From the outset of the Growler acquisition, it was envisaged that Australia would acquire a better jammer as the US Navy replaced its ALQ-99 pods. As the only Growler operator outside the US and at this stage the only other likely customer for NGJ, it not only seemed fair to contribute to development costs, but also gave Australia input to ensure it is capable of dealing with the kind of threats likely to be encountered in this region.
NGJ has been a long time coming and much of its intended capability remains closely held. In the basic jamming role, it can produce sufficient power in appropriate frequencies to swamp hostile radars.
But more than that, it has been reported that NGJ will also have a cyber-attack capability, using the Growler’s and perhaps the F-35’s AESA radar to insert data into remote systems.
That could have the effect of spoofing a hostile air defence system to conceal inbound aircraft or show them as friendly or at a different location.
On F-35, while it’s still early days it has been envisaged that NGJ could integrate directly with that aircraft’s onboard systems and not require a specialised aircraft configured for EW.
In 2009 the US Navy invited proposals for NGJ-MB from four companies – Raytheon, BAE Systems, Northrop Grumman and ITT Exelis (since acquired by Harris) – and in 2013 Raytheon was declared the winner.
BAE appealed the decision which prompted a reconsideration, but this was dismissed and Raytheon was reaffirmed winner in January 2014.
That contest was for the NGJ-MB solution, initially termed Increment 1. The mid-band is the region of the electro-magnetic spectrum where most current threats reside. This capability is officially designated AN/ALQ-249(V)1.
In 2016, Raytheon was awarded a $1 billion contract to deliver 15 pods for engineering and manufacturing development and 14 aeromechanical pods for airworthiness certification. In January 2017 Boeing was awarded a contract to integrate NGJ onto Growler, and the (V)1 version completed critical design review (CDR) in April 2017. IOC is currently set for 2021.
The low-band capability of AN/ALQ‑99 was more recently upgraded and this version is still considered tactically relevant. That said, in April this year Lockheed Martin and Cobham were awarded a contract to develop the Increment 2 NGJ low-band (NGJ-LB) system, with IOC scheduled for 2022.
Lockheed Martin said NGJ-LB would provide significantly greater electronic attack capabilities in the lower frequencies against modern threats. Those modern threats could include HF radar systems able to detect and track low observable aircraft such as the F-35 and the B-2.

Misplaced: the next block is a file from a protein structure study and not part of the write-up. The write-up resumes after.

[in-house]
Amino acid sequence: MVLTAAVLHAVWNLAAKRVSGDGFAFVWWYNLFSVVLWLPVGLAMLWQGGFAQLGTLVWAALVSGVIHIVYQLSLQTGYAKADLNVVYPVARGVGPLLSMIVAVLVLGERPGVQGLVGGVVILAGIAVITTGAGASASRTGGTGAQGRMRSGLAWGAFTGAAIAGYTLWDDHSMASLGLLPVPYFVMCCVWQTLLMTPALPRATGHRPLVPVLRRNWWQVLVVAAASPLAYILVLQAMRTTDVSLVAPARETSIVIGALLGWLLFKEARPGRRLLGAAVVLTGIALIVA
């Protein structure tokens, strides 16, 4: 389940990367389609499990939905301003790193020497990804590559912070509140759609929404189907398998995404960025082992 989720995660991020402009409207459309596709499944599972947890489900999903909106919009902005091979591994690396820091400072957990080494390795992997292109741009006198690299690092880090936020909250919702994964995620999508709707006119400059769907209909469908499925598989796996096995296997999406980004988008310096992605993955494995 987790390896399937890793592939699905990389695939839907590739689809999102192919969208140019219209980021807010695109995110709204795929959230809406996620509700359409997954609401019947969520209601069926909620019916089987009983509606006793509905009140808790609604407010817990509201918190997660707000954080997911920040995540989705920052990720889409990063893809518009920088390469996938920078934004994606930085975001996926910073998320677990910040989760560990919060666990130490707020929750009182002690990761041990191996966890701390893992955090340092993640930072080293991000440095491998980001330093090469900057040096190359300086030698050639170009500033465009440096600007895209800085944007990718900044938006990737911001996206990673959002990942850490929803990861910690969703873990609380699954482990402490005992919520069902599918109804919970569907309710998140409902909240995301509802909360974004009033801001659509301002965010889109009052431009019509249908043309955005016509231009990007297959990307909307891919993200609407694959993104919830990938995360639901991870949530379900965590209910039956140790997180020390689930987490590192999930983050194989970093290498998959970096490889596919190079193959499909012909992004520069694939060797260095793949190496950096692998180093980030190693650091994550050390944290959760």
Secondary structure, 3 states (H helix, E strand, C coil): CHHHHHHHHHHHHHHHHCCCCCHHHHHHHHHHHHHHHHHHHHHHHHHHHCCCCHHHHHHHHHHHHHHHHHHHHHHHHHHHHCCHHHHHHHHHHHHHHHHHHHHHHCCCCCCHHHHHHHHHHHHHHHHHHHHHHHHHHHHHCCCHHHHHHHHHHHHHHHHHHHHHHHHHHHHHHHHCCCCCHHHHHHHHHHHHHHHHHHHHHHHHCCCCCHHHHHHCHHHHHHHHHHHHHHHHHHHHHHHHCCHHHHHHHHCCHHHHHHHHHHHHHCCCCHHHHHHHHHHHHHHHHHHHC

Increment 3 will be a high-band capability not currently provided by AN/ALQ-99, but is yet to be funded. So Raytheon’s mid-band capability will be first into service in the US and likely Australia.
Raytheon says NGJ provides significantly enhanced electronic attack capability to the warfighter. “In general, the threats – typically radars – are becoming more adaptable and agile; meaning, if you try and jam them one way, they can change their way of operation to avoid being jammed,” a company statement reads.
“NGJ provides additional capability and flexibility through both hardware and software implementations that address these modern threats. NGJ is also expandable to handle threats as they evolve in the future. This flexibility and expandability does not exist in current systems.”
Raytheon said their mid-band NGJ was built with a combination of high-powered, agile beam-jamming techniques and cutting-edge solid-state electronics. “Raytheon’s NGJ-MB effort will provide the most reliable, dependable and affordable system to deny, degrade and disrupt threats while protecting US and coalition forces.
“NGJ will enable aviators to complete their mission with greater effectiveness and enhanced personal safety.”
The well-regarded website defenseindustrydaily.com said the broader aim of NGJ was to develop a more cost-effective airborne electronic attack system with better performance against advanced threats.
That will be achieved through expanded broadband capability for greater threat coverage against a wider variety of radio frequency emitters, faster collect-analyse-jam loops, more flexibility in terms of jamming profiles which could be changed in flight, better precision within jamming assignments, and more interoperability.
This article appears in the May-June issue of ADBR.